Supreme Court rejects death row inmate's appeal Evans was convicted of killing two in murder-for-hire

November 11, 1997|By SUN NATIONAL STAFF

WASHINGTON -- Vernon Lee Evans Jr., a Maryland death row inmate, failed yesterday in his latest appeal to the Supreme Court over his murder-for-hire conviction and death sentence, the fourth time in 12 years that the justices have turned him down.

The Supreme Court made no comment in refusing to hear his case.

Evans was convicted in 1983 by a Worcester County jury of killing a man and a woman at a Pikesville hotel under a murder contract. Prosecutors said Evans had been paid $9,000 by Anthony Grandison, who faced drug charges and sought the slaying of two potential witnesses against him in that case. Evans was accused of killing one of the witnesses, along with a second person he mistakenly thought to be the second witness.

The dead witness was David Scott Piechowicz, who worked at Warren House Motel in Pikesville. The other murder victim was Susan Kennedy, who was working at the motel that night in place of Piechowicz's wife, Cheryl, who was supposed to be the second witness against Grandison.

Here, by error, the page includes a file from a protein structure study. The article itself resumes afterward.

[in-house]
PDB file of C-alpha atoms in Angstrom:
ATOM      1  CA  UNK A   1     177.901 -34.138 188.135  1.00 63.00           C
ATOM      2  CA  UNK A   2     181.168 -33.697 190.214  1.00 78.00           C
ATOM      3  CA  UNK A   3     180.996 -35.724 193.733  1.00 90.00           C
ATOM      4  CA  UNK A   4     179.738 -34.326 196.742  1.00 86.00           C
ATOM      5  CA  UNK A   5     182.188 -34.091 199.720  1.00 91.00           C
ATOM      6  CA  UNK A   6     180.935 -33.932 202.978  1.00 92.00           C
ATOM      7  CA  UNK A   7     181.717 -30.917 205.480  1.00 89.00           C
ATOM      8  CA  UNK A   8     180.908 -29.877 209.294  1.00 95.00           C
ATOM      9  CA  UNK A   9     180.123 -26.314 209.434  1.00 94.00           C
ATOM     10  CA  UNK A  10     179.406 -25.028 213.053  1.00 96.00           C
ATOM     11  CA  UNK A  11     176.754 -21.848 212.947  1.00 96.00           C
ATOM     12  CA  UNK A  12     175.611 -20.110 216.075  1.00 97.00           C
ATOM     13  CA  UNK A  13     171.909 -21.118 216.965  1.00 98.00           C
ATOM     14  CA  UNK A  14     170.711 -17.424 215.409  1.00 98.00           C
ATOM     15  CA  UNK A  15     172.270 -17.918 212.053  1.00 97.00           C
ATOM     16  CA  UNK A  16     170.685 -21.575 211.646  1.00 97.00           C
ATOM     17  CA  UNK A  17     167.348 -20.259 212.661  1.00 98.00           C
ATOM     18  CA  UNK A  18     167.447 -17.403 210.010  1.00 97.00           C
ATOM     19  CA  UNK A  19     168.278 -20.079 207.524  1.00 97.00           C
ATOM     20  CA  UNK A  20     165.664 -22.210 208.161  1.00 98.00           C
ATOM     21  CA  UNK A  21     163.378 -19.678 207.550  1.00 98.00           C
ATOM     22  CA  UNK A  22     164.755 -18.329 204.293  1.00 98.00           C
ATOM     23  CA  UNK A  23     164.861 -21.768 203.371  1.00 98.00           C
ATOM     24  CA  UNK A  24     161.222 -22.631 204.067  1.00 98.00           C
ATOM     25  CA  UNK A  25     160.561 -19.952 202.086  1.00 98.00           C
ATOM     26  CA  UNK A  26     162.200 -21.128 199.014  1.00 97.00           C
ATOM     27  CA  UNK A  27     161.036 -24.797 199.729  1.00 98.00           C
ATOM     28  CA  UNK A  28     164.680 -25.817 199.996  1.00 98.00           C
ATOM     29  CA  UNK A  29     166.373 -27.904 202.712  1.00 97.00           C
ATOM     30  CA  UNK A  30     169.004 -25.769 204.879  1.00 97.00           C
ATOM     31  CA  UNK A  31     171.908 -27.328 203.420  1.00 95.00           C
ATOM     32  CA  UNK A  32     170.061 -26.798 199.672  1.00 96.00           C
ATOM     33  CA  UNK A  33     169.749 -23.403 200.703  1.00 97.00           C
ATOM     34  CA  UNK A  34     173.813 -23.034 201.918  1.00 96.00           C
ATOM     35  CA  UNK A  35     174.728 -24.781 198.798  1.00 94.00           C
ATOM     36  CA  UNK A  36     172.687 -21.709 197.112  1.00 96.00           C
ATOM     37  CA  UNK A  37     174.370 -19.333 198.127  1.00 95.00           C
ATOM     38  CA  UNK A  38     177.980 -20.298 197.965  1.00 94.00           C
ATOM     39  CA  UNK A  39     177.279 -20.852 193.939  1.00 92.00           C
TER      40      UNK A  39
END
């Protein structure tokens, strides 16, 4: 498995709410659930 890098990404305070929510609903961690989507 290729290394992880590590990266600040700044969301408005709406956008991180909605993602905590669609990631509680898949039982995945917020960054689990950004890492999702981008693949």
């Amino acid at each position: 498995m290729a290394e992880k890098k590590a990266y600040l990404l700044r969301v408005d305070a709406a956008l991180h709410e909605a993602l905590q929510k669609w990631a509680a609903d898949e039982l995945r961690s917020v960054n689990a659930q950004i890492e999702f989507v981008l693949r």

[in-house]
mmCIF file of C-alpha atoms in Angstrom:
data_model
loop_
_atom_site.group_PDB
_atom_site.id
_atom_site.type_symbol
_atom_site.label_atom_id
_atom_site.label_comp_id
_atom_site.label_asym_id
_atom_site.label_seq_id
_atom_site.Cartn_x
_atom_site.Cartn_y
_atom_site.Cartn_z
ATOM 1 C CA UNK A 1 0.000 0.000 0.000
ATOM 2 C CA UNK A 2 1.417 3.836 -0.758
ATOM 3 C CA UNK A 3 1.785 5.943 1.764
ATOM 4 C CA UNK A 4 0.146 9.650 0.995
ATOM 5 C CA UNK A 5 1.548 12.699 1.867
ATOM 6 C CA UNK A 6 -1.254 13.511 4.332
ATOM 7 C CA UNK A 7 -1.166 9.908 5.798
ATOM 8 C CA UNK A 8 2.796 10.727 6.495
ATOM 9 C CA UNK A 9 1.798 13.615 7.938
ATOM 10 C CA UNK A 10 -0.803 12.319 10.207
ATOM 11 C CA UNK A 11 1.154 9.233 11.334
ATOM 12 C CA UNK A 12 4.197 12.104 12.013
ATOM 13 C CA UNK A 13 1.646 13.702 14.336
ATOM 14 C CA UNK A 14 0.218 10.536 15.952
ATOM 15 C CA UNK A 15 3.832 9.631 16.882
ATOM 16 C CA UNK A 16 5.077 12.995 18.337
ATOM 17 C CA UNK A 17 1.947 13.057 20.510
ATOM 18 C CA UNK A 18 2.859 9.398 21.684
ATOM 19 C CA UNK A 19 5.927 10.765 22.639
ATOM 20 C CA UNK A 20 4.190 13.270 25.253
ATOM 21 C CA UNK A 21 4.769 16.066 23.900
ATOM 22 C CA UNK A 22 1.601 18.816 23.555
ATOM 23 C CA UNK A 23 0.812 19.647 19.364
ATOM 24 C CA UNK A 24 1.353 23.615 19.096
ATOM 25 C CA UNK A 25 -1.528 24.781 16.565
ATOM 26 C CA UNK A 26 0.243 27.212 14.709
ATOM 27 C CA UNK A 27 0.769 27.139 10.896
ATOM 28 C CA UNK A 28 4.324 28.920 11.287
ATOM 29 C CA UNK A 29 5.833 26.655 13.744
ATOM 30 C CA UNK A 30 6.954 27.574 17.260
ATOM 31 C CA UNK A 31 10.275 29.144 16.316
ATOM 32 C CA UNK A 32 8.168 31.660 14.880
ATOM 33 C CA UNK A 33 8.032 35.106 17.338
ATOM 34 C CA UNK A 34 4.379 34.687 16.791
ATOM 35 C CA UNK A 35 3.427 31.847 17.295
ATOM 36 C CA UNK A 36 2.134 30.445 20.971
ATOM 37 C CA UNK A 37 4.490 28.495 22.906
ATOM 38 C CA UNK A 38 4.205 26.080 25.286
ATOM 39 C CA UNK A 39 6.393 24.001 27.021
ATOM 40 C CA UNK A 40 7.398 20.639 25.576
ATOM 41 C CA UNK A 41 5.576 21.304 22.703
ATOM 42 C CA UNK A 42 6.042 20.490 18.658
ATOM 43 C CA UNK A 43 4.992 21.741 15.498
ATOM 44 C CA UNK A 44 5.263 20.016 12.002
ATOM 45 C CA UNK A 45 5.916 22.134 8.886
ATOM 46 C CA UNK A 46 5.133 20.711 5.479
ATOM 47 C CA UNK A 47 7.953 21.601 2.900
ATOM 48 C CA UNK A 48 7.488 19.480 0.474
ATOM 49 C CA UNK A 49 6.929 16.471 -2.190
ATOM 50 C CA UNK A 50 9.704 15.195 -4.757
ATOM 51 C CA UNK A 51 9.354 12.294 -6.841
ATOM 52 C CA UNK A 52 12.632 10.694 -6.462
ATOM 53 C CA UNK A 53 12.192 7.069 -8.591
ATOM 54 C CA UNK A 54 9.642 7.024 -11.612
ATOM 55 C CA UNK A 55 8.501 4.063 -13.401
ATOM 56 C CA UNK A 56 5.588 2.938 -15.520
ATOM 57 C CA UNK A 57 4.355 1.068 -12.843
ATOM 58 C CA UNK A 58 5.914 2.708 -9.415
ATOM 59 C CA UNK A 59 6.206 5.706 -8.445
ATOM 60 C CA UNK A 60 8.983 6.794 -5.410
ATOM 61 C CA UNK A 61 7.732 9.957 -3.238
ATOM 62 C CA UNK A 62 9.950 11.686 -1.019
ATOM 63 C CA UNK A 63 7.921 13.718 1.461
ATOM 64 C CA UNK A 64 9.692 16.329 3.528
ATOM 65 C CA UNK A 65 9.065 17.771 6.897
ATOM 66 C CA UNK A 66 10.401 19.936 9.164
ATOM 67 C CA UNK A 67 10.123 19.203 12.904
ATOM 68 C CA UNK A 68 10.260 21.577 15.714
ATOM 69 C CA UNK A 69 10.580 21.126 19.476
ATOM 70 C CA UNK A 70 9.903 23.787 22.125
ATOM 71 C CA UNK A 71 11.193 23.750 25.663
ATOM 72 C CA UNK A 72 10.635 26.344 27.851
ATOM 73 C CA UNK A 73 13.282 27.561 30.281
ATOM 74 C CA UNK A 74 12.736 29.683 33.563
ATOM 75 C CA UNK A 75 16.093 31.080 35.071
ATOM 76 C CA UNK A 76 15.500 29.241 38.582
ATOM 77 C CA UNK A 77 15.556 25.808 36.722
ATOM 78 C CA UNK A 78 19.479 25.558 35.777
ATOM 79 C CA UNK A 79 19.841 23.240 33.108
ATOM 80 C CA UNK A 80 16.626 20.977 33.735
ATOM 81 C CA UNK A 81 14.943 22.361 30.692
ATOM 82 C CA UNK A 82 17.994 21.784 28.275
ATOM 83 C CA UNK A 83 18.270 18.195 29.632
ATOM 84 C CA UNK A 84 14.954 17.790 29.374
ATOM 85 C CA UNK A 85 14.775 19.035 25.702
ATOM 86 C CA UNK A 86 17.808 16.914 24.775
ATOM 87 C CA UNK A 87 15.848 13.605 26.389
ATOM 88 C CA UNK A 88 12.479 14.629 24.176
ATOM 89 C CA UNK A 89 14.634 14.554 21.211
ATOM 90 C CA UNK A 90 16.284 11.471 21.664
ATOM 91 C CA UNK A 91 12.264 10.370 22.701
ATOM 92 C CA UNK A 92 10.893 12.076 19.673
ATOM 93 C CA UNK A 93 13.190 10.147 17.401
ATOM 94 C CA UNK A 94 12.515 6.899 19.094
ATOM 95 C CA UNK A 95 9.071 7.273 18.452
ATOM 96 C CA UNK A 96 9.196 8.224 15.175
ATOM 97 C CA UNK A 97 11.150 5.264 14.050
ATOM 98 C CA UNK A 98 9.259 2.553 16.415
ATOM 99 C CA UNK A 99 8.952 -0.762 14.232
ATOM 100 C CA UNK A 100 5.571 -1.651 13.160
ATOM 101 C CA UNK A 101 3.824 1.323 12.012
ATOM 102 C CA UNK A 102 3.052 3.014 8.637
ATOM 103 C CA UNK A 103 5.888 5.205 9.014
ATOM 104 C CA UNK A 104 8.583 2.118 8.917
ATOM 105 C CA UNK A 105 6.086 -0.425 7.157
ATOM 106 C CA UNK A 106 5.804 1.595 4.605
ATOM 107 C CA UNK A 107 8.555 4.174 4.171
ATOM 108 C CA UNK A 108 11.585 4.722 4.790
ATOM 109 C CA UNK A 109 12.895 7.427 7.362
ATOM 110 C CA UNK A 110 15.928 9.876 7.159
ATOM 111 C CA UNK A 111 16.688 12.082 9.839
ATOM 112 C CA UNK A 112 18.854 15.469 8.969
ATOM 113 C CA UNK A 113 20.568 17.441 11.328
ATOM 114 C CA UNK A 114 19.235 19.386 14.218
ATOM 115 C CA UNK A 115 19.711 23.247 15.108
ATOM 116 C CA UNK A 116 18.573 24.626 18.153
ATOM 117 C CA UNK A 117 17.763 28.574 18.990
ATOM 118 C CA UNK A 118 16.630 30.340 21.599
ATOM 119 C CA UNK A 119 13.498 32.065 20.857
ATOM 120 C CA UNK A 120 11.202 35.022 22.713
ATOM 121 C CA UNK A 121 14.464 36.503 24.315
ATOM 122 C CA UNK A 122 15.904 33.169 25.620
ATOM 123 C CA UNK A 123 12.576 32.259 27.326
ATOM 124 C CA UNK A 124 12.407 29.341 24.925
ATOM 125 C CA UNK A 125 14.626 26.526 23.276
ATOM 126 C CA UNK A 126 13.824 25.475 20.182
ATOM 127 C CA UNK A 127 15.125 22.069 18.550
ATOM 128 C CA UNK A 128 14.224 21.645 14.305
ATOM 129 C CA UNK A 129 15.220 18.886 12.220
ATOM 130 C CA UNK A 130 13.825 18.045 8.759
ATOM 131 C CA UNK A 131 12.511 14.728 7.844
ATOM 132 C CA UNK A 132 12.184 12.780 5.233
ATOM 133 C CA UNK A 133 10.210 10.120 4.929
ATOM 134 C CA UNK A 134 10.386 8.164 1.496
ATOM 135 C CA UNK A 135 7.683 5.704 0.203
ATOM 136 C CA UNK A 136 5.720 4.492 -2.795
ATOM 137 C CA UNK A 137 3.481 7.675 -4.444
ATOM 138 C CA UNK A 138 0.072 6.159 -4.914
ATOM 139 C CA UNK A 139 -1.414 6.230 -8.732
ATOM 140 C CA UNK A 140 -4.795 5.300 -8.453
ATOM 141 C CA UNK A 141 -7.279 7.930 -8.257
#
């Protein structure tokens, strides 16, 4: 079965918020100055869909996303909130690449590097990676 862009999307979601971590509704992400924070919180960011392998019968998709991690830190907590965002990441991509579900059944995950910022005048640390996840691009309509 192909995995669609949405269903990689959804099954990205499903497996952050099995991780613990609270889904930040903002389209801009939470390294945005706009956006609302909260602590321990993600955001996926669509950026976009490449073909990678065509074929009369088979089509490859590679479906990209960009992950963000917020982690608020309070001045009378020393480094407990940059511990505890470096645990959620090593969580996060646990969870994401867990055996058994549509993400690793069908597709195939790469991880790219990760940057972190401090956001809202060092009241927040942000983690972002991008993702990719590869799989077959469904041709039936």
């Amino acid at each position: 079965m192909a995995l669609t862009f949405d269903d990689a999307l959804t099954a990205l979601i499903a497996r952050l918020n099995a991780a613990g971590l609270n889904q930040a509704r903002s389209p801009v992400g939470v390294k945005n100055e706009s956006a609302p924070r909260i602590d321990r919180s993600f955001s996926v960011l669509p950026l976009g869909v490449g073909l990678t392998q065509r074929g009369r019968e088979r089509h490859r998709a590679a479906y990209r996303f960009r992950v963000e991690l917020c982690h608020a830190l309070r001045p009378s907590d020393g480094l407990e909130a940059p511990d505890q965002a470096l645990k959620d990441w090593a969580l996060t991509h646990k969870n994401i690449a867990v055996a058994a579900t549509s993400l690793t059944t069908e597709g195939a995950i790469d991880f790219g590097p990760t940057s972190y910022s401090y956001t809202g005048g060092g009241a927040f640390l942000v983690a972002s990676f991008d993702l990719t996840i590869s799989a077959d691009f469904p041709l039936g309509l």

In his latest appeal, Evans contended that the prosecutor at his trial had used eight of his 10 available challenges to potential jurors to keep blacks off the jury that convicted him in 1983. Evans is black.

He also argued that the lawyers who defended him against a death sentence had failed to offer evidence that would show that Evans was not the gunman in the killings.

Those challenges were rejected by Judge James T. Smith Jr. of Baltimore County Circuit Court, and higher Maryland courts have refused to hear Evans' appeal.

Pub Date: 11/11/97

Baltimore Sun Articles
|
|
|
Please note the green-lined linked article text has been applied commercially without any involvement from our newsroom editors, reporters or any other editorial staff.